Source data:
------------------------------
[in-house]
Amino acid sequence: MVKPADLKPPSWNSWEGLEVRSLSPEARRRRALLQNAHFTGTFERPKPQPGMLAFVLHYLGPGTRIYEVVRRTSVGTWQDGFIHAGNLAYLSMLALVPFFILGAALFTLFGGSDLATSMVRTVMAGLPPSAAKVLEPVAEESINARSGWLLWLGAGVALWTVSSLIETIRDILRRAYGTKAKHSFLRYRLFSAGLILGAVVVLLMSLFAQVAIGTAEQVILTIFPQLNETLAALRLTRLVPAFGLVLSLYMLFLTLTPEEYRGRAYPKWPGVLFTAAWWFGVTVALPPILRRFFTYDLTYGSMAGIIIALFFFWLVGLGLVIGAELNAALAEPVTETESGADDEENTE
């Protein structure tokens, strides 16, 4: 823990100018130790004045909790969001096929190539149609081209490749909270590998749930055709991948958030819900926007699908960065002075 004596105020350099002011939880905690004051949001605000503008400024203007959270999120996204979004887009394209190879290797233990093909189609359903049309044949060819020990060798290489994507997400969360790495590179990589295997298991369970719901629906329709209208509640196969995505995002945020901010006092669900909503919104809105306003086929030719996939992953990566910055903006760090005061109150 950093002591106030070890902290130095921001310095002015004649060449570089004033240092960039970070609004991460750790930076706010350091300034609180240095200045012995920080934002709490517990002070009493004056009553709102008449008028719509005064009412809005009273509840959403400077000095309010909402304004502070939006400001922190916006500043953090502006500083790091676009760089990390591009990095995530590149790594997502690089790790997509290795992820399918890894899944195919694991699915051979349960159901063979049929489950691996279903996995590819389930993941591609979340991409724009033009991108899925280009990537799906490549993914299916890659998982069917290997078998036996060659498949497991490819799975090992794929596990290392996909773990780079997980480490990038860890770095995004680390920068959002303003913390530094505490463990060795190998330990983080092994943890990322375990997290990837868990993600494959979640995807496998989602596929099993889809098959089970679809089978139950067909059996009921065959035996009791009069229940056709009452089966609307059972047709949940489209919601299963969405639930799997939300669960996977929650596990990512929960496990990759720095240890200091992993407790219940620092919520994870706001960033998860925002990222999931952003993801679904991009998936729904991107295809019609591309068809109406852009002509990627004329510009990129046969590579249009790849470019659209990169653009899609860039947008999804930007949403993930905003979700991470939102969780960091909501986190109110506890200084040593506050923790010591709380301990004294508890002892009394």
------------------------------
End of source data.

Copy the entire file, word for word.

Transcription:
[in-house]
Amino acid sequence: MVKPADLKPPSWNSWEGLEVRSLSPEARRRRALLQNAHFTGTFERPKPQPGMLAFVLHYLGPGTRIYEVVRRTSVGTWQDGFIHAGNLAYLSMLALVPFFILGAALFTLFGGSDLATSMVRTVMAGLPPSAAKVLEPVAEESINARSGWLLWLGAGVALWTVSSLIETIRDILRRAYGTKAKHSFLRYRLFSAGLILGAVVVLLMSLFAQVAIGTAEQVILTIFPQLNETLAALRLTRLVPAFGLVLSLYMLFLTLTPEEYRGRAYPKWPGVLFTAAWWFGVTVALPPILRRFFTYDLTYGSMAGIIIALFFFWLVGLGLVIGAELNAALAEPVTETESGADDEENTE
């Protein structure tokens, strides 16, 4: 823990100018130790004045909790969001096929190539149609081209490749909270590998749930055709991948958030819900926007699908960065002075 004596105020350099002011939880905690004051949001605000503008400024203007959270999120996204979004887009394209190879290797233990093909189609359903049309044949060819020990060798290489994507997400969360790495590179990589295997298991369970719901629906329709209208509640196969995505995002945020901010006092669900909503919104809105306003086929030719996939992953990566910055903006760090005061109150 950093002591106030070890902290130095921001310095002015004649060449570089004033240092960039970070609004991460750790930076706010350091300034609180240095200045012995920080934002709490517990002070009493004056009553709102008449008028719509005064009412809005009273509840959403400077000095309010909402304004502070939006400001922190916006500043953090502006500083790091676009760089990390591009990095995530590149790594997502690089790790997509290795992820399918890894899944195919694991699915051979349960159901063979049929489950691996279903996995590819389930993941591609979340991409724009033009991108899925280009990537799906490549993914299916890659998982069917290997078998036996060659498949497991490819799975090992794929596990290392996909773990780079997980480490990038860890770095995004680390920068959002303003913390530094505490463990060795190998330990983080092994943890990322375990997290990837868990993600494959979640995807496998989602596929099993889809098959089970679809089978139950067909059996009921065959035996009791009069229940056709009452089966609307059972047709949940489209919601299963969405639930799997939300669960996977929650596990990512929960496990990759720095240890200091992993407790219940620092919520994870706001960033998860925002990222999931952003993801679904991009998936729904991107295809019609591309068809109406852009002509990627004329510009990129046969590579249009790849470019659209990169653009899609860039947008999804930007949403993930905003979700991470939102969780960091909501986190109110506890200084040593506050923790010591709380301990004294508890002892009394």